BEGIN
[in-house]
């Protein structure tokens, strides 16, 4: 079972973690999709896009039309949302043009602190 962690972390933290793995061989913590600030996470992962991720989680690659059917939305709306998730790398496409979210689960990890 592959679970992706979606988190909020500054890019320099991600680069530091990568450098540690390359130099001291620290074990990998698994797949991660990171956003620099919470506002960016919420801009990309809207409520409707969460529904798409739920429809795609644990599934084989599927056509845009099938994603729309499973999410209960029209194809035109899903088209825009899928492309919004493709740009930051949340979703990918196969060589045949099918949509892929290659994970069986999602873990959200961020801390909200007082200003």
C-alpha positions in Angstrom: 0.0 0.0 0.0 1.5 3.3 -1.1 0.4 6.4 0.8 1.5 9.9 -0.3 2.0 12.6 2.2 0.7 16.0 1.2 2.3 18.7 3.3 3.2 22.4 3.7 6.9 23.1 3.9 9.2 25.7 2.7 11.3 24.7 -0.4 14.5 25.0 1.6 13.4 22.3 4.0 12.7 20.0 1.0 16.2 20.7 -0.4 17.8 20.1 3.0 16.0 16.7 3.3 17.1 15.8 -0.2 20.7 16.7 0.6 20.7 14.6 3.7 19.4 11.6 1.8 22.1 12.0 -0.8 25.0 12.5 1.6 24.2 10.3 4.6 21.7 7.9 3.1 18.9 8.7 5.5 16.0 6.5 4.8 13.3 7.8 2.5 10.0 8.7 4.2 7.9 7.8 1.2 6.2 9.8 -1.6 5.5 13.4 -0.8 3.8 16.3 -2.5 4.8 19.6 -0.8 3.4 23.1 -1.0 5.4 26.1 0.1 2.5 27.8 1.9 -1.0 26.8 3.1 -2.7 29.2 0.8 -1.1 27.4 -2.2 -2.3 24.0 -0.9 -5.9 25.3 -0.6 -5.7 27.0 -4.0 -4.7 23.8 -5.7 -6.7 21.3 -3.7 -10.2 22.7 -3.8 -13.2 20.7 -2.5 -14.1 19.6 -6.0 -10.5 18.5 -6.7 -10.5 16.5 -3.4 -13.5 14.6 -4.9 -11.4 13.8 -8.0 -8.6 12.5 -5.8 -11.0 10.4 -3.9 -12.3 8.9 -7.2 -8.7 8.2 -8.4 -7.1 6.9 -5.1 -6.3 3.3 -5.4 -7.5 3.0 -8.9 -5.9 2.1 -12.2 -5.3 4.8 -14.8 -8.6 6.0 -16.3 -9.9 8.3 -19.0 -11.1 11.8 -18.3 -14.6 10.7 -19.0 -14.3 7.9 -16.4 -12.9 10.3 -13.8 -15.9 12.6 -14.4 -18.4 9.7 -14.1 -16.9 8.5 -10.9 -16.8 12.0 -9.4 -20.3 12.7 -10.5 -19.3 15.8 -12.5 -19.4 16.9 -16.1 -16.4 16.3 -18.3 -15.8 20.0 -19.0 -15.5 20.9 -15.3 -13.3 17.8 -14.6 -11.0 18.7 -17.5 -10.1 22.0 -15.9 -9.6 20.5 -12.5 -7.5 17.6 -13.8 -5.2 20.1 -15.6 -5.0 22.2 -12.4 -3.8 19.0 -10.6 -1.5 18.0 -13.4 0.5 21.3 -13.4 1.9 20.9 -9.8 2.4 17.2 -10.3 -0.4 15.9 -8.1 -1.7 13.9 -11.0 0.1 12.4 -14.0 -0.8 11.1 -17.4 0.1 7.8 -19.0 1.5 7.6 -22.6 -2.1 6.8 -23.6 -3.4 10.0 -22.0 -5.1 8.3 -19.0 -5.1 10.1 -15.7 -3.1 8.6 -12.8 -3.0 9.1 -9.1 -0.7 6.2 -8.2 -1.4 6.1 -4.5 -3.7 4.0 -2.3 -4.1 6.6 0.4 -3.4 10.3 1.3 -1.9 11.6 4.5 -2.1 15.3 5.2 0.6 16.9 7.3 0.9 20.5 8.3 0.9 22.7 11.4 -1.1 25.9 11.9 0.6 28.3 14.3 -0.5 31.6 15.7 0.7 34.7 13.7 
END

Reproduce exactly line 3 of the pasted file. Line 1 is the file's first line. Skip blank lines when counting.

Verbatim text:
C-alpha positions in Angstrom: 0.0 0.0 0.0 1.5 3.3 -1.1 0.4 6.4 0.8 1.5 9.9 -0.3 2.0 12.6 2.2 0.7 16.0 1.2 2.3 18.7 3.3 3.2 22.4 3.7 6.9 23.1 3.9 9.2 25.7 2.7 11.3 24.7 -0.4 14.5 25.0 1.6 13.4 22.3 4.0 12.7 20.0 1.0 16.2 20.7 -0.4 17.8 20.1 3.0 16.0 16.7 3.3 17.1 15.8 -0.2 20.7 16.7 0.6 20.7 14.6 3.7 19.4 11.6 1.8 22.1 12.0 -0.8 25.0 12.5 1.6 24.2 10.3 4.6 21.7 7.9 3.1 18.9 8.7 5.5 16.0 6.5 4.8 13.3 7.8 2.5 10.0 8.7 4.2 7.9 7.8 1.2 6.2 9.8 -1.6 5.5 13.4 -0.8 3.8 16.3 -2.5 4.8 19.6 -0.8 3.4 23.1 -1.0 5.4 26.1 0.1 2.5 27.8 1.9 -1.0 26.8 3.1 -2.7 29.2 0.8 -1.1 27.4 -2.2 -2.3 24.0 -0.9 -5.9 25.3 -0.6 -5.7 27.0 -4.0 -4.7 23.8 -5.7 -6.7 21.3 -3.7 -10.2 22.7 -3.8 -13.2 20.7 -2.5 -14.1 19.6 -6.0 -10.5 18.5 -6.7 -10.5 16.5 -3.4 -13.5 14.6 -4.9 -11.4 13.8 -8.0 -8.6 12.5 -5.8 -11.0 10.4 -3.9 -12.3 8.9 -7.2 -8.7 8.2 -8.4 -7.1 6.9 -5.1 -6.3 3.3 -5.4 -7.5 3.0 -8.9 -5.9 2.1 -12.2 -5.3 4.8 -14.8 -8.6 6.0 -16.3 -9.9 8.3 -19.0 -11.1 11.8 -18.3 -14.6 10.7 -19.0 -14.3 7.9 -16.4 -12.9 10.3 -13.8 -15.9 12.6 -14.4 -18.4 9.7 -14.1 -16.9 8.5 -10.9 -16.8 12.0 -9.4 -20.3 12.7 -10.5 -19.3 15.8 -12.5 -19.4 16.9 -16.1 -16.4 16.3 -18.3 -15.8 20.0 -19.0 -15.5 20.9 -15.3 -13.3 17.8 -14.6 -11.0 18.7 -17.5 -10.1 22.0 -15.9 -9.6 20.5 -12.5 -7.5 17.6 -13.8 -5.2 20.1 -15.6 -5.0 22.2 -12.4 -3.8 19.0 -10.6 -1.5 18.0 -13.4 0.5 21.3 -13.4 1.9 20.9 -9.8 2.4 17.2 -10.3 -0.4 15.9 -8.1 -1.7 13.9 -11.0 0.1 12.4 -14.0 -0.8 11.1 -17.4 0.1 7.8 -19.0 1.5 7.6 -22.6 -2.1 6.8 -23.6 -3.4 10.0 -22.0 -5.1 8.3 -19.0 -5.1 10.1 -15.7 -3.1 8.6 -12.8 -3.0 9.1 -9.1 -0.7 6.2 -8.2 -1.4 6.1 -4.5 -3.7 4.0 -2.3 -4.1 6.6 0.4 -3.4 10.3 1.3 -1.9 11.6 4.5 -2.1 15.3 5.2 0.6 16.9 7.3 0.9 20.5 8.3 0.9 22.7 11.4 -1.1 25.9 11.9 0.6 28.3 14.3 -0.5 31.6 15.7 0.7 34.7 13.7 